When we bought our first house in the Pas De Calais, just a mile or two from the site of the Battle of Agincourt, we could reach it in 3 hours by car from our home in Central London. It was this arbitrary limit on travelling time that defined our search area in the first place, and we congratulated ourselves many times on the decision, as it made it possible for us to spend almost every weekend in France, starting late enough on Friday evenings to take an off-peak rate shuttle yet still arriving at our house before French midnight.
The nearness of the Pas De Calais to the most densely populated and richest part of Great Britain was an advantage to us then, and it remains an advantage now, even though we long ago left London to settle permanently here. Though the clientele for the holiday gite business we established came from all over Britain, the majority were from the South-East, and it was equally this region that provided almost all our useful out-of-season short break business – the icing on the cake for holiday landlords.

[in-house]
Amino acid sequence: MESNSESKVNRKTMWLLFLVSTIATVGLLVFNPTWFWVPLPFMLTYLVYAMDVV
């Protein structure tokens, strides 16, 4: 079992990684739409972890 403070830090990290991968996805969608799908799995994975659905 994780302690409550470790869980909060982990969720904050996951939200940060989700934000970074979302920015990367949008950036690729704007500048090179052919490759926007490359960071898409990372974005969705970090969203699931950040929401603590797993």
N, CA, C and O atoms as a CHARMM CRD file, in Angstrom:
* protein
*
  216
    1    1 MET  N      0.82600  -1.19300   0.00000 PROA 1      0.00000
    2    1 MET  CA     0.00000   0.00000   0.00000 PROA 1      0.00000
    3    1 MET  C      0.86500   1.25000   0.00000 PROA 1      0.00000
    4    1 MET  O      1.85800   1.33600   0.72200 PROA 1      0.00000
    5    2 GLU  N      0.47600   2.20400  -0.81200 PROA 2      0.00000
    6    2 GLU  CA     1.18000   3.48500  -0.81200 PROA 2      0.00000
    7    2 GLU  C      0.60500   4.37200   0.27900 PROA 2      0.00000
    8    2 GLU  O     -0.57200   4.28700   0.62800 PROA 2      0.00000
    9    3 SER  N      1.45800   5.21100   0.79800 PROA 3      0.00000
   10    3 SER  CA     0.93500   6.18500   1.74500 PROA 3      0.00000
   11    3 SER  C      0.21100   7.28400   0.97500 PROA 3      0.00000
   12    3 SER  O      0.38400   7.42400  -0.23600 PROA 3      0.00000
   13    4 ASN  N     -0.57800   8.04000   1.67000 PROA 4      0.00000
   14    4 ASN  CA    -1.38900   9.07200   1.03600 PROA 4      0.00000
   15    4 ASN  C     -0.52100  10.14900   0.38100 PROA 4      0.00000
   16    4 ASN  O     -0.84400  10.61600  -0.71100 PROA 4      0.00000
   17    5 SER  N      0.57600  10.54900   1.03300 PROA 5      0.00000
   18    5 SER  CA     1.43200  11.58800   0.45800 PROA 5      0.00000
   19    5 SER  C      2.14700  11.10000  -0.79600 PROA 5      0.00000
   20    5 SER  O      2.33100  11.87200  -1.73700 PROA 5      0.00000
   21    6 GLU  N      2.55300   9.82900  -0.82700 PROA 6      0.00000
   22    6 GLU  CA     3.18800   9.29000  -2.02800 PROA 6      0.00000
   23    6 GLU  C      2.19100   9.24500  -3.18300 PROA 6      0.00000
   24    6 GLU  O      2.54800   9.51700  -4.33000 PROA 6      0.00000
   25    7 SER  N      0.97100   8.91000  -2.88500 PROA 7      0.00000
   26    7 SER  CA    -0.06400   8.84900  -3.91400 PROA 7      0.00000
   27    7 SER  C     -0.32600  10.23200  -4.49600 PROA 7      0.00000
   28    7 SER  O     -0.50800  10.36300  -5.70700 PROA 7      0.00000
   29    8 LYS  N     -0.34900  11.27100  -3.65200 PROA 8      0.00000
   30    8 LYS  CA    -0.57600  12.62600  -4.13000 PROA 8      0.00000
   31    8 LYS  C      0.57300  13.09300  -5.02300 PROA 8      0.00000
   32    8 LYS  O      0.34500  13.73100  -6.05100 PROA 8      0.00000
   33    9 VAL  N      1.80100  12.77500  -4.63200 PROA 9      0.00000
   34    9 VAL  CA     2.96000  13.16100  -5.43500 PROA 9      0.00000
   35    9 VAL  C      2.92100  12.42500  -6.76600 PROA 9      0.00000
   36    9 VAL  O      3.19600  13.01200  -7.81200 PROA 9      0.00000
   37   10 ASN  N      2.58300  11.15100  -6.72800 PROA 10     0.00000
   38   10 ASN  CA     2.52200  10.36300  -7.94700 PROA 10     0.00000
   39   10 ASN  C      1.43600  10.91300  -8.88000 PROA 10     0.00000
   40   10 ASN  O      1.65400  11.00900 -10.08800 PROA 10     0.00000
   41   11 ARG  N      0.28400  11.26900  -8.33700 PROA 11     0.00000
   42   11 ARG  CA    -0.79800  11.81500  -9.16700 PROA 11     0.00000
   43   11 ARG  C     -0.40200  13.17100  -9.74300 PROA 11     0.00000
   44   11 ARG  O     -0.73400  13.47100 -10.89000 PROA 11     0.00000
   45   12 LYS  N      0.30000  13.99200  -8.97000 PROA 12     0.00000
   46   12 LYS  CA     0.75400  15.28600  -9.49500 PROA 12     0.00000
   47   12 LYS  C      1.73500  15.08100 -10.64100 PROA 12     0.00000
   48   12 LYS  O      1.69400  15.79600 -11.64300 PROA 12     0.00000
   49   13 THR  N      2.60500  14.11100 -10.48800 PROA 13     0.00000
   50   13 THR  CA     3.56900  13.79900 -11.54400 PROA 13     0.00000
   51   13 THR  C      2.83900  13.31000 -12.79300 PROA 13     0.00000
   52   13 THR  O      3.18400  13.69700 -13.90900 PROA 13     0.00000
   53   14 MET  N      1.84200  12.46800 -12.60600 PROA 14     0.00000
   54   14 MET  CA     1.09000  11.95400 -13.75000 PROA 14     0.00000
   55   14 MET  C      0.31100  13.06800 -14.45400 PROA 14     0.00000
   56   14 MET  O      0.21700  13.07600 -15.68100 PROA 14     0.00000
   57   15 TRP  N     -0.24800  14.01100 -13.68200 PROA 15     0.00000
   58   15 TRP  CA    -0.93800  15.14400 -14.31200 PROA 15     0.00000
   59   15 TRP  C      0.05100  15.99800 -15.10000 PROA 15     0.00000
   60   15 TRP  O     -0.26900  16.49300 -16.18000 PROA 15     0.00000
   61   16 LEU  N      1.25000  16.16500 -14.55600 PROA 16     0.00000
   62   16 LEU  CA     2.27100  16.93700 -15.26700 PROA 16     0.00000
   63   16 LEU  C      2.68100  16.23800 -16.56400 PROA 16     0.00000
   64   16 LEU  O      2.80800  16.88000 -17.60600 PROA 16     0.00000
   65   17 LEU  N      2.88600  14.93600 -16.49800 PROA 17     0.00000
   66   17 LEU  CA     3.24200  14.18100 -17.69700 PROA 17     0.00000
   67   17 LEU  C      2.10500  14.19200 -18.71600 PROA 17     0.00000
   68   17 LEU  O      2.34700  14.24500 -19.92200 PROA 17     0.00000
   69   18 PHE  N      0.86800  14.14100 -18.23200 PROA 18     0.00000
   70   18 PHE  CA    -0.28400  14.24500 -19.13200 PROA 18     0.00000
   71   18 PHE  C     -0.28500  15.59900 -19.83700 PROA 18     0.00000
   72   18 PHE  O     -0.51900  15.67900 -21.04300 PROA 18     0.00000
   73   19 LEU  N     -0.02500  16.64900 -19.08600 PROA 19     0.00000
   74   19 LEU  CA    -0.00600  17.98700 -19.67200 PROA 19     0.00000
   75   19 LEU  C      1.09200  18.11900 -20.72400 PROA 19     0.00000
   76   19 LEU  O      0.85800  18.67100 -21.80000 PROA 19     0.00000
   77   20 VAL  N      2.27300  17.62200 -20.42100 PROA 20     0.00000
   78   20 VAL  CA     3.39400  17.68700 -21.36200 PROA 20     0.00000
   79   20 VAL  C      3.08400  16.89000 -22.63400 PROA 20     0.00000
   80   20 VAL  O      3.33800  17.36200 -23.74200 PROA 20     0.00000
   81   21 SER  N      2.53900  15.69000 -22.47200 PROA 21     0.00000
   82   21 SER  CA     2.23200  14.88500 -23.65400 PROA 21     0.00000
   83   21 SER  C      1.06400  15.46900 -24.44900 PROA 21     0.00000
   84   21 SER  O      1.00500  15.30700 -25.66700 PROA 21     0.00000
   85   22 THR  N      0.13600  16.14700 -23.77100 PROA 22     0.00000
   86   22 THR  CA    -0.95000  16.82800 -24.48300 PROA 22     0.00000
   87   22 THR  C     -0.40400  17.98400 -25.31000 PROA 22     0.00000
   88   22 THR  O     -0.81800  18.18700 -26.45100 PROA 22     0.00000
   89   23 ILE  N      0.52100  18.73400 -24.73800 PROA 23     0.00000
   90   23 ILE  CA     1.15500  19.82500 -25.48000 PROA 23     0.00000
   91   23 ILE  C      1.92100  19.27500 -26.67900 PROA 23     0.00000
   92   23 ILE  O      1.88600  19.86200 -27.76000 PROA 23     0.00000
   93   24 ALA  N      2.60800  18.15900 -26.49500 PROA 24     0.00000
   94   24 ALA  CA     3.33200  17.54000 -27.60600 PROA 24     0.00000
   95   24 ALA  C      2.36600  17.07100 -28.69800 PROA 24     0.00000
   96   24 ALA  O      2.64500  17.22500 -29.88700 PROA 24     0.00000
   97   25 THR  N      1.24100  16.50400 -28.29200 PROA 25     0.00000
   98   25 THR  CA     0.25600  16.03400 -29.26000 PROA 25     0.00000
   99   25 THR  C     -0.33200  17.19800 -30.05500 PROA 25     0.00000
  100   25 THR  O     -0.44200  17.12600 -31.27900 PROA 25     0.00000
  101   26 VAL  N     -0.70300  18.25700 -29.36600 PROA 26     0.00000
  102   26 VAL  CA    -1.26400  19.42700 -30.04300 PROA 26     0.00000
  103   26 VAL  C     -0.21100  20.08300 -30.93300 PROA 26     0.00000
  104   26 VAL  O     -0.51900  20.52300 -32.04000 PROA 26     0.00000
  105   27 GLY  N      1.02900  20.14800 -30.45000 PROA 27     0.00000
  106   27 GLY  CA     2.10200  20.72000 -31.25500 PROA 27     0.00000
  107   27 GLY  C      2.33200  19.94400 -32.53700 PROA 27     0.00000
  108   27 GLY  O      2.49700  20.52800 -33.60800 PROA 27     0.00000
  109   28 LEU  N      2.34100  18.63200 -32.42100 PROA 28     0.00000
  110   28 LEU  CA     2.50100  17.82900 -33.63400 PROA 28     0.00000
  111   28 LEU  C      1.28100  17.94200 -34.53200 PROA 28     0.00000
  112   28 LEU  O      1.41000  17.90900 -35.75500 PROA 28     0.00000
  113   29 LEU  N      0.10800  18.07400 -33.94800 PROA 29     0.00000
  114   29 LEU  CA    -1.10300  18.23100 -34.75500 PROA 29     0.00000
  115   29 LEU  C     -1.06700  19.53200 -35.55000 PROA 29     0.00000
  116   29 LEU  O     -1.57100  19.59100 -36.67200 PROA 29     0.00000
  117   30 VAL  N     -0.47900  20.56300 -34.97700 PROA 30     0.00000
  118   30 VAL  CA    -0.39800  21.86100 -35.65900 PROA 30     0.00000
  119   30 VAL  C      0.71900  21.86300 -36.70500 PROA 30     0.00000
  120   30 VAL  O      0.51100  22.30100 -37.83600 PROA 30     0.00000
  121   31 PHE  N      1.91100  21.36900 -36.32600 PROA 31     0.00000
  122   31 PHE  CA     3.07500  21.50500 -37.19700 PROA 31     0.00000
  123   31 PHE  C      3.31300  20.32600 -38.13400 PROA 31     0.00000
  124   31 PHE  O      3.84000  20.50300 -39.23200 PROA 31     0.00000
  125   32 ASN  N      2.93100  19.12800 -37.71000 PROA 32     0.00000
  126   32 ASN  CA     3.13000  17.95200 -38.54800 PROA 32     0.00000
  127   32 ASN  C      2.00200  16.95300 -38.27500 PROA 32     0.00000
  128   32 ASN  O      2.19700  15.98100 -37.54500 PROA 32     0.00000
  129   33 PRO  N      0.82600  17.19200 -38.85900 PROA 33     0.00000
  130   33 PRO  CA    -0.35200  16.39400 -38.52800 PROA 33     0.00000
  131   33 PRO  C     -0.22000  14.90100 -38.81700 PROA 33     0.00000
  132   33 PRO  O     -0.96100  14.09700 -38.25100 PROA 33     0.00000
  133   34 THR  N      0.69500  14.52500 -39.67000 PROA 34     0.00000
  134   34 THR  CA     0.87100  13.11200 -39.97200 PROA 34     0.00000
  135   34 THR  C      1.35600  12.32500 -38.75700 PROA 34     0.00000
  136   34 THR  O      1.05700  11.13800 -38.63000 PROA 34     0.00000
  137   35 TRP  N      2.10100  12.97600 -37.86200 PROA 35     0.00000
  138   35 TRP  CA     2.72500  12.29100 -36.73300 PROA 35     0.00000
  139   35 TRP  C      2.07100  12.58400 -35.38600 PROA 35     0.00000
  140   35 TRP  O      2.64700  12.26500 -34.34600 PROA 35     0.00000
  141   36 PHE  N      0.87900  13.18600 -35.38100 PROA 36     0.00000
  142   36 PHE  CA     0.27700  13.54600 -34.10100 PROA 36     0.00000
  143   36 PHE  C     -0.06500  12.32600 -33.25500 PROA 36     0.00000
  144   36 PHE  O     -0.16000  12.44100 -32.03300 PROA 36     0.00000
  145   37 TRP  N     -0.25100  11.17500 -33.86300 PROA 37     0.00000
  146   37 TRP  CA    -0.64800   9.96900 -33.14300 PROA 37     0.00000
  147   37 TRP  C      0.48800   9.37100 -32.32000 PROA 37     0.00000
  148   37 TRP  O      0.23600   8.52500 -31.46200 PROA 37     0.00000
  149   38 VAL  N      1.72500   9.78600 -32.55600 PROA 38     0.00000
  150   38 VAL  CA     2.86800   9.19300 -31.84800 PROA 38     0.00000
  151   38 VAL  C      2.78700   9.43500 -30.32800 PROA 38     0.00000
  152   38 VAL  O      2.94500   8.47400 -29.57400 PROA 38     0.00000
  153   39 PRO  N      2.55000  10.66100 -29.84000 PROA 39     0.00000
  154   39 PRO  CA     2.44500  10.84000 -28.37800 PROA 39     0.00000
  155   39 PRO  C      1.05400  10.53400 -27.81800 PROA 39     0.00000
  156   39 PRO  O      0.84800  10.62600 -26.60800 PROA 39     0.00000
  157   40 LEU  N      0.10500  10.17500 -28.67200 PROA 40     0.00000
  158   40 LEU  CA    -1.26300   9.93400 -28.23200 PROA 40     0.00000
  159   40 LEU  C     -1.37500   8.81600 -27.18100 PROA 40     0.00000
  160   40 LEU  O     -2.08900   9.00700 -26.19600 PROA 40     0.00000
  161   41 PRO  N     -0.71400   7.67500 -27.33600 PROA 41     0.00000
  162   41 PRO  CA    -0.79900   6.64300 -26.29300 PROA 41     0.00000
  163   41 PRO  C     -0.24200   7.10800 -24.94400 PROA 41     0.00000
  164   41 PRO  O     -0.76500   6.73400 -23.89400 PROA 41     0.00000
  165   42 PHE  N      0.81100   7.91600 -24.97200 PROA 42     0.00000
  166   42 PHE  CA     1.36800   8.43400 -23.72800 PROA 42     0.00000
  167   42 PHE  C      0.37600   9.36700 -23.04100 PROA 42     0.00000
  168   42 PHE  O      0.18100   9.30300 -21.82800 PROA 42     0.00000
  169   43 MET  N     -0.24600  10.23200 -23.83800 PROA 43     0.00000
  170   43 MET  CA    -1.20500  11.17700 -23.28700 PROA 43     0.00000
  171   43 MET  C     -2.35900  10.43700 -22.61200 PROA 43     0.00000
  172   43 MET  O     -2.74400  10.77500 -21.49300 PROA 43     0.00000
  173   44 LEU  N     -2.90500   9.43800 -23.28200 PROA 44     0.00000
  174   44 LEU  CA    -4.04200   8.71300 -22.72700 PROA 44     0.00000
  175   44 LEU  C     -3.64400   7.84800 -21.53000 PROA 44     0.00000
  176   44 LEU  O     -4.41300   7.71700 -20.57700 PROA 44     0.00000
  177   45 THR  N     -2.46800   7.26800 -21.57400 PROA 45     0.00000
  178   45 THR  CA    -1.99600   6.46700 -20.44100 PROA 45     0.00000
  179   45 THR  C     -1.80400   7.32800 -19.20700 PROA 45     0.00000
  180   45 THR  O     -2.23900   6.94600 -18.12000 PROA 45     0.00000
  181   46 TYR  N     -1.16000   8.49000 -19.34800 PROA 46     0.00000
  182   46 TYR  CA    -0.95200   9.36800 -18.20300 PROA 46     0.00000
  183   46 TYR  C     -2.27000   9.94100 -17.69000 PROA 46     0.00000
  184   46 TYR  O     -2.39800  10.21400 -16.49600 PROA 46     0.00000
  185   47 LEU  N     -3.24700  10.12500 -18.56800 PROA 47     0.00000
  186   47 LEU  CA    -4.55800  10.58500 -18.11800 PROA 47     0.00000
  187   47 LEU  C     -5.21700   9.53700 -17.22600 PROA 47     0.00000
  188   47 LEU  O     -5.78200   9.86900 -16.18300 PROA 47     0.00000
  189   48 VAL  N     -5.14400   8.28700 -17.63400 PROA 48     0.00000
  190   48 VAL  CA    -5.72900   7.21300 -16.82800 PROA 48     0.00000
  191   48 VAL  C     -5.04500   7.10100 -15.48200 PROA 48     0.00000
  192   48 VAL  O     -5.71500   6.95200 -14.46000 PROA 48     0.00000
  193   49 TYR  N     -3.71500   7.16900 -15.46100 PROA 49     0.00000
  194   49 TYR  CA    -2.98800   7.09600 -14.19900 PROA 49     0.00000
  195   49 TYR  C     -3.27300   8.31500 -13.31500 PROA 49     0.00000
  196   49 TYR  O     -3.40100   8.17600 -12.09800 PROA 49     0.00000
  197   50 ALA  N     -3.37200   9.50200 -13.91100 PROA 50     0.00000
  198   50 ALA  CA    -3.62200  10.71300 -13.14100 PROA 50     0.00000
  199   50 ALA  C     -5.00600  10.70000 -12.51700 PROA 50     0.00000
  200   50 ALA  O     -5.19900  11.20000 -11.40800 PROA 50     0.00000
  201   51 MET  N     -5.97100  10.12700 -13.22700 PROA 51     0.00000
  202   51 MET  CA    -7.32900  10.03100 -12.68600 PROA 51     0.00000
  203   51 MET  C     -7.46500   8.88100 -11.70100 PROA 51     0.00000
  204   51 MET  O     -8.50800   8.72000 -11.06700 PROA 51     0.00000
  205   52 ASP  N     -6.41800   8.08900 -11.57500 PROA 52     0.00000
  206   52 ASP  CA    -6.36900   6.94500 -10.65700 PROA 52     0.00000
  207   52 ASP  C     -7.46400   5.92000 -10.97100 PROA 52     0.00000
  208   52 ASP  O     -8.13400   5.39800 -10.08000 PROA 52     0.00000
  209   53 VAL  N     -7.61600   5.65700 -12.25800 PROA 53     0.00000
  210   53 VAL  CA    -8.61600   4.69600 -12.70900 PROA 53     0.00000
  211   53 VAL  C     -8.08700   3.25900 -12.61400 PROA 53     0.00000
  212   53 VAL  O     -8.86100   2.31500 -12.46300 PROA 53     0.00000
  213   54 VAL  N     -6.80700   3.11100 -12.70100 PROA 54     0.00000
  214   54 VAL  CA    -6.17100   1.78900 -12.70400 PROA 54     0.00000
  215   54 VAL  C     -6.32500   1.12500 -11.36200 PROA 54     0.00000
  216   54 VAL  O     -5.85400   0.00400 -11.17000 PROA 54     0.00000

Statistically the Pas De Calais is one of France’s poorer regions, so prices here tend to be lower than in other more traditionally touristic areas of France. It’s a stroke of great luck (for homeowners and gite landlords, at least) that such an affordable region of France should be situated so close to much of Europe’s most Continue reading “Pas De Calais – the Golden Triangle?” »